Q97628%

They do not fare well.

In fact, a similar analysis of the relative value of hands which already have two pair or a set will demonstrate that we should really consider even tighter ranges for our two opponents:

Hand3h Equity facing a bet and a call
JT54♠24%
776♣628%
QJ6530%
KJT537%

Given the continuing ranges described bottom set will actually face either JJ or TT 40% of the time here! Even if the board pairs the J or the T on the turn bottom set will only have 39% equity 3h. There is therefore a strong case for folding bottom set on the flop.

Now we have a better picture of the relative value of hands even against two wider continuing ranges, let’s tighten one of the ranges to this:
{JJ,TT,JT:hh,Ahh,(KQ,Q9):(Khh,Qhh),(AKQ,KQ9,Q98,KQJ,KQT):hh,(J6,66):Khh,AKQ:Ah)}

At least one of the 4 players will hold this range 58% of the time and at least two 13% of the time. So you can be fairly certain that at least one of our opponents in this pot holds this range. Let’s give the CO this subset of hands to initiate with and permit the BT to play ‘fishy’ and call with the previous, wider range of:
(JJ,TT,66,JT,J6,Ahh,Khh,(KQ,Q9,98):hh,KQ9,Q98,987,KQJ,KQT,AKQ)

For now we’ll assume that the BT is slow-playing his strongest hands as well, to avoid the complications of which hands to exclude as raises. We can examine the strength of some straight draws facing a competent CO betting a relatively linear range:

Hand3h Equity facing a solid bet and a fishy call
KQ3215%
KQ9827%
KQJ♠5♠23%
A♠KQ♠524%
Q97623%
AK7622%
KJT529%
A87531%

The true scale of the disaster that is calling the bare open-ender here is plain to see. Yet many a fish, and even weaker or tilted regulars, can be goaded into overcalling a half-pot bet here. What is perhaps harder to accept is that the combination flush and straight draws should still fold facing a half-pot bet and a call. Facing a pot-size bet and a call the naked nut wrap with no blocker is a clear fold, even holding a back-door flush draw.

The reason that the hands with straight components are so weak is that, even when they hit their outs on the turn, they only hover around 50% equity three-handed. As an example, the Equity Breakdown by turn card for KQJ♠5♠ is as shown:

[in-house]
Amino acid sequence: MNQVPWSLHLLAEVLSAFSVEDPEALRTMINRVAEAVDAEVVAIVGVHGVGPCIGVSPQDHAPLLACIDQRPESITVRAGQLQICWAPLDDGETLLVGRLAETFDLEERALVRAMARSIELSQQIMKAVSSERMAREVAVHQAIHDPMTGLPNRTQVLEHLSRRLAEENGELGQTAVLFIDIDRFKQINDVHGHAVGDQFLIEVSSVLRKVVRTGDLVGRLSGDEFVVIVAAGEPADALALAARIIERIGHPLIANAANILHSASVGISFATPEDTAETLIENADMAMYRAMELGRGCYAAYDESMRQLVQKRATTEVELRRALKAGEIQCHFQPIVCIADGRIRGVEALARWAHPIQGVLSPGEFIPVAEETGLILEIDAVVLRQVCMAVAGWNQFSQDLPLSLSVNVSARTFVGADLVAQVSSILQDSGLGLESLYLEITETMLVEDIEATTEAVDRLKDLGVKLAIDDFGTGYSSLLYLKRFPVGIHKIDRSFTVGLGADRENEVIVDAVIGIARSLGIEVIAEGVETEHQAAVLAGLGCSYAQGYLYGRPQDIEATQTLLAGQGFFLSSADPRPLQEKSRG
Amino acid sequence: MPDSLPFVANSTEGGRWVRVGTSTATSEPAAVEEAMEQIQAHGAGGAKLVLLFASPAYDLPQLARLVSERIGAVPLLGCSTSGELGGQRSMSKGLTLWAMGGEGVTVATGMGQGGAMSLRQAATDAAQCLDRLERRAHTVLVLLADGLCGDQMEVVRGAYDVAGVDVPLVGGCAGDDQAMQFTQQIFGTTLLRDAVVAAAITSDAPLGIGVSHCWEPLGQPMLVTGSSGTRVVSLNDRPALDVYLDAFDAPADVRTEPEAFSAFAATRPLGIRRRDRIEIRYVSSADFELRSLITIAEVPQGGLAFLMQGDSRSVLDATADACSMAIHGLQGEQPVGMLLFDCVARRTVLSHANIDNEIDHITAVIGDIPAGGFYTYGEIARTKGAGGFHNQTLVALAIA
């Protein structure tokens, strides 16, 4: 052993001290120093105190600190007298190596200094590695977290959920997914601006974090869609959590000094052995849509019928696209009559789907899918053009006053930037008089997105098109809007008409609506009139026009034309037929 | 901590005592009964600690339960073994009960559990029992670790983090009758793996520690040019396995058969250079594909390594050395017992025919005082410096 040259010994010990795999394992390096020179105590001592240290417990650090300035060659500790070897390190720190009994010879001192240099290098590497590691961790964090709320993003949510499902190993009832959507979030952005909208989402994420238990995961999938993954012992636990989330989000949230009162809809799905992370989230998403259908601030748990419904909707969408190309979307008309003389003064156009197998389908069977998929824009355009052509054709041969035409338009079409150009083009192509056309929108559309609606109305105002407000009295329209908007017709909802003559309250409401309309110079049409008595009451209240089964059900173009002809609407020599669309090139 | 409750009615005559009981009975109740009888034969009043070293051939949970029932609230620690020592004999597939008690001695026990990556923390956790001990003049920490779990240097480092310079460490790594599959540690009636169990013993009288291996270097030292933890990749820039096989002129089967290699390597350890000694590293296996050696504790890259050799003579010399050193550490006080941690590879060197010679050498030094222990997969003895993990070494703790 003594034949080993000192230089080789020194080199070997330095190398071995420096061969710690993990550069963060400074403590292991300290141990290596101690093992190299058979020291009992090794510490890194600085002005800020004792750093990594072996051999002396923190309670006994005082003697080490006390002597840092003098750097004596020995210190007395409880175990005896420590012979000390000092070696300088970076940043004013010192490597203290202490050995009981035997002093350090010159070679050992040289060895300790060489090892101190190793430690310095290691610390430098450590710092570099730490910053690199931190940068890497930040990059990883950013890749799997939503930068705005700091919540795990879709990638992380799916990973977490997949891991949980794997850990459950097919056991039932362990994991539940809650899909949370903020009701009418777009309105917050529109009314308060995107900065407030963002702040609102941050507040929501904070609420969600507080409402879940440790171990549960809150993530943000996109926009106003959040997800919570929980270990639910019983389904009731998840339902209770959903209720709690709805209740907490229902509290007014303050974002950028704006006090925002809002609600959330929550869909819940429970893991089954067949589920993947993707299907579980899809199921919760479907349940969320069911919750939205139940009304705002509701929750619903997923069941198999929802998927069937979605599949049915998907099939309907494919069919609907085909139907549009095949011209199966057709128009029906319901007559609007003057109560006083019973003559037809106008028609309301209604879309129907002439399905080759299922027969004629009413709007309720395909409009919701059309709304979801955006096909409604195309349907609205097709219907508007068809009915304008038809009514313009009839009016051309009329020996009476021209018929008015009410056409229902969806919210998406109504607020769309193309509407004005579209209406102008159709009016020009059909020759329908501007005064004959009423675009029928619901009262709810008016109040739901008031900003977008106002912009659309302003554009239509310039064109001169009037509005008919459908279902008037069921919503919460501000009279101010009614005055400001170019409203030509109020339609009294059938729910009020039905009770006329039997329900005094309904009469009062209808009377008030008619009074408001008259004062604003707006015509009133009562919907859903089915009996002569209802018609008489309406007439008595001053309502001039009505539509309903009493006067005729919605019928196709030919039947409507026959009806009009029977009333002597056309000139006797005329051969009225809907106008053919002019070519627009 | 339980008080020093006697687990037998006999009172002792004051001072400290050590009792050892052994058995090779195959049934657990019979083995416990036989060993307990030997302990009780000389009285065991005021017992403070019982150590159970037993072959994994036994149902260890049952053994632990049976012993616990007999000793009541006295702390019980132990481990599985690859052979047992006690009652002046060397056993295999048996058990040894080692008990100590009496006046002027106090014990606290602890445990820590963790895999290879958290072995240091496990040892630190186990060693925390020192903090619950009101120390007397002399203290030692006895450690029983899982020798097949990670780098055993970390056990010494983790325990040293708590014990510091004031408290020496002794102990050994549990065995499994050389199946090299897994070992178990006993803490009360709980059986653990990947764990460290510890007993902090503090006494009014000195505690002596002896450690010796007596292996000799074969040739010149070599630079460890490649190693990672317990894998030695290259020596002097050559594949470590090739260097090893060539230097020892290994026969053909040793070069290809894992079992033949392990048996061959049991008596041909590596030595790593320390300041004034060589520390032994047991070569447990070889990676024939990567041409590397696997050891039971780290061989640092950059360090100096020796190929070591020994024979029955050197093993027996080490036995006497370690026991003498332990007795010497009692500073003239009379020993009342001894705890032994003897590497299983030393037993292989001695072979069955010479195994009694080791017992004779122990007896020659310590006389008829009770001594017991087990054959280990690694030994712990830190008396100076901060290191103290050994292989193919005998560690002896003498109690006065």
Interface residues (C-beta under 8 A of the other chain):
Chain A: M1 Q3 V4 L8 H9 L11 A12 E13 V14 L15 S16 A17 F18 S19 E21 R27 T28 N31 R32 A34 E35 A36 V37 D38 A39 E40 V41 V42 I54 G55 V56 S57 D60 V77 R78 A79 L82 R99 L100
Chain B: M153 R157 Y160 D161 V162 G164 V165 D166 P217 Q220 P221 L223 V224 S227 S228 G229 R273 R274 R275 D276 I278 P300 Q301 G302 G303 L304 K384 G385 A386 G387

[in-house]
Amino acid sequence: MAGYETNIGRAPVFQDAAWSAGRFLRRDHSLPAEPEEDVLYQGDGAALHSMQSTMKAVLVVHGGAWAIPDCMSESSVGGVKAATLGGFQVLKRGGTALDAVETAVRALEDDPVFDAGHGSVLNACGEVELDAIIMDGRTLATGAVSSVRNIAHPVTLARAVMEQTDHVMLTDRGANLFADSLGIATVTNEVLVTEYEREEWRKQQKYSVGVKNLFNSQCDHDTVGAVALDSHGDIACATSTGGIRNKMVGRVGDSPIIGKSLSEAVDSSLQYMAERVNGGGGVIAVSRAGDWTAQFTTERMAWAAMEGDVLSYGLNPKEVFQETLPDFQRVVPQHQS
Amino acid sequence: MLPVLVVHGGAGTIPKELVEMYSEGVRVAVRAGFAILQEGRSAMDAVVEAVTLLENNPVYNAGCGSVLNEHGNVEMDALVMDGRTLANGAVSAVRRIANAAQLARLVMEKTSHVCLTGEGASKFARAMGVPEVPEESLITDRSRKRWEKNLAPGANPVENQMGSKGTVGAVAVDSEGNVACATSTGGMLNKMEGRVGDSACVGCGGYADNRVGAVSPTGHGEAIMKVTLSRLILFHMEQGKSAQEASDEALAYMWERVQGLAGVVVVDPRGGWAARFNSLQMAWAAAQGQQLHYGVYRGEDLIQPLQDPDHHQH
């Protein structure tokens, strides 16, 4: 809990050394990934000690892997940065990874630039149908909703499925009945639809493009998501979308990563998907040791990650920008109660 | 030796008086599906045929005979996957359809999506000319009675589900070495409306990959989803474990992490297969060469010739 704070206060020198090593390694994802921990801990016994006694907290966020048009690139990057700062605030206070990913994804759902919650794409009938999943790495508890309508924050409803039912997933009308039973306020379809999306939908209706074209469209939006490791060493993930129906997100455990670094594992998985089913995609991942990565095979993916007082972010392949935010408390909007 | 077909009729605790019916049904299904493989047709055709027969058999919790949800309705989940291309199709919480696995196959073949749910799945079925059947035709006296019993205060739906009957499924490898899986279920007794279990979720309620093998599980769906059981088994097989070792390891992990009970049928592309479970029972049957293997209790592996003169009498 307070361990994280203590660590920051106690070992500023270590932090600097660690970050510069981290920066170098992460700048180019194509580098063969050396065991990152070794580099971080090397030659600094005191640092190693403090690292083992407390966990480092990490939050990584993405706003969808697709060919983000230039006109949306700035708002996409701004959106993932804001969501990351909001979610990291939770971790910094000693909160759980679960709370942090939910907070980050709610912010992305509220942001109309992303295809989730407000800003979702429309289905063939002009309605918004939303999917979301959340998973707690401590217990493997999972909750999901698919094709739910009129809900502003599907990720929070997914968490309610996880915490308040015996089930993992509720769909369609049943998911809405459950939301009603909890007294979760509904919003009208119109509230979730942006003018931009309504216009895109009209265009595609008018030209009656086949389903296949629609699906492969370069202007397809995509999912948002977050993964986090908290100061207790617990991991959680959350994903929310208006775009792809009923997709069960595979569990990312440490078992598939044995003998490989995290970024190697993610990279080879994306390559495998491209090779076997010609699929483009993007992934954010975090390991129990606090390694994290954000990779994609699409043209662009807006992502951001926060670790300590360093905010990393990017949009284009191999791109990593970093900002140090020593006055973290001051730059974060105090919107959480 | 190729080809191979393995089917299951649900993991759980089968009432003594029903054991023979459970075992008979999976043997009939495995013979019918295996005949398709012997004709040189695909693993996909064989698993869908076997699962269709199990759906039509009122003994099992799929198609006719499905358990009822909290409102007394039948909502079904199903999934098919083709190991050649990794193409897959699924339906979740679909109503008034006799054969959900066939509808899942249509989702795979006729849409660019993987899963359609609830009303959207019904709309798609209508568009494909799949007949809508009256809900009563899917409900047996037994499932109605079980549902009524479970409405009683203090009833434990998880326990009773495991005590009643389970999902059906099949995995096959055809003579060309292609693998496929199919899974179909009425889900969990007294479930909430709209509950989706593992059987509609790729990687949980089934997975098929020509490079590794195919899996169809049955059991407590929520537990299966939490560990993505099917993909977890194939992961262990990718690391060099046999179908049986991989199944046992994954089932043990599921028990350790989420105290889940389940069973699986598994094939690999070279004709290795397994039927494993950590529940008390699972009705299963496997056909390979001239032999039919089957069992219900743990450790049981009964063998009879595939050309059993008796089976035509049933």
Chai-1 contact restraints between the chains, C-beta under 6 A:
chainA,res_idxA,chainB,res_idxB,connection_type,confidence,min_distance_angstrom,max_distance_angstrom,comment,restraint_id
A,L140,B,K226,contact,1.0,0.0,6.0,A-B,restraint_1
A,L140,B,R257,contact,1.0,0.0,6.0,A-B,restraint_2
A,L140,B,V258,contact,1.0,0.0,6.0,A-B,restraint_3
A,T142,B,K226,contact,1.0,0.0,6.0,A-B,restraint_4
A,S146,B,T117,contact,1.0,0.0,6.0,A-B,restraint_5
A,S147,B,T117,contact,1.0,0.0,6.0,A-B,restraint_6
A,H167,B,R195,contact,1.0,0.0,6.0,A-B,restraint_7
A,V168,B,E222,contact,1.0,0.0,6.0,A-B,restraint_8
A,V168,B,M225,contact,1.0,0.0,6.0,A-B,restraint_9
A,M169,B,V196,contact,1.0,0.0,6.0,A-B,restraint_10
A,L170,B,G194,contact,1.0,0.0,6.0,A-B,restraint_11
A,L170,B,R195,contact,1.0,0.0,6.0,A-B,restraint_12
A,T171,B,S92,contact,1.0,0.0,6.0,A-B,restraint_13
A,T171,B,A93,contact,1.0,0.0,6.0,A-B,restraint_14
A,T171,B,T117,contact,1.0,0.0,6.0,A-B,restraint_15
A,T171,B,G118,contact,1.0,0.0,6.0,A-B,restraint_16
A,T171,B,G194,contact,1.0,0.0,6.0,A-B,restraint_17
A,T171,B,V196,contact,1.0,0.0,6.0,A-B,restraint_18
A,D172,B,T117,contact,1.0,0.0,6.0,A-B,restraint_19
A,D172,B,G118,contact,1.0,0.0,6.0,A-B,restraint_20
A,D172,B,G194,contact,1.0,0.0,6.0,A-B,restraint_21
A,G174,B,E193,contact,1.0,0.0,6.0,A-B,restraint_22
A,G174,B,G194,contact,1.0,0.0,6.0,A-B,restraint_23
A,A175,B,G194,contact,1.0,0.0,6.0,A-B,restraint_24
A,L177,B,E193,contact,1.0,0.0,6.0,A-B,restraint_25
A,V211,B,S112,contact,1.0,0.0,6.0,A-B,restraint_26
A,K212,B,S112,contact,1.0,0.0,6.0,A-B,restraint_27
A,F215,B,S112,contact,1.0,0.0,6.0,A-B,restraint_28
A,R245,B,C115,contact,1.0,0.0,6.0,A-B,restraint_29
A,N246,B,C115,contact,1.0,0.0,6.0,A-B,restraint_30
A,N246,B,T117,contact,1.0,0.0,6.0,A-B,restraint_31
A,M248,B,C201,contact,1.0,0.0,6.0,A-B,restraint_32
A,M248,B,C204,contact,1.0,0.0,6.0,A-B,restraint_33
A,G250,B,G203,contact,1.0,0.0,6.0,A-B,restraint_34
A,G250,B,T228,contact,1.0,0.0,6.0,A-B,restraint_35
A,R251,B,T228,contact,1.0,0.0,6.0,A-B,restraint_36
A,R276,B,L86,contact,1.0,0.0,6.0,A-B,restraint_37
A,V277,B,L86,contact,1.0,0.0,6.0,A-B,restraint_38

This is one situation where simply counting our outs is a more reliable factor in our action-generation metric than evaluating our equity. There are at most 6 cards that we can hit where we wish to actively continue in the hand. With 45 unseen cards we have a 13% chance of spiking a major out by the turn. Of course there are occasions where some of our outs are blocked and/or counterfeited by one or both opponents.

It is also the case that, even when we hit the turn card, we are not guaranteed to win the entire pot nor to generate implied odds that are a significant multiple of the current pot. Set against this are those occasions where hitting the Jack or some of our minor outs will allow us to get to showdown when our opponents play passively. Weighing all of these factors is not an exact science but I assert that the point at which the calling decision is borderline is once the bet faced exceeds 1/3rd pot. This hand is a snap-fold facing a half-pot bet with a single call.

What makes PLO such a fascinating game is that the sheer variety of contexts, coupled with the large number of possible starting hands permits a broad variation in the relative starting hand strength given the game state. Treating your hands in multiway pots as simply slightly lower equity versions of those same hands in HU pots leads to severe classification errors and, as a consequence, costly post-flop mistakes. There are in fact material shifts in hand value in 3, 4, 5, and 6-handed pots that promote some components of a hand whilst relegating others to irrelevance.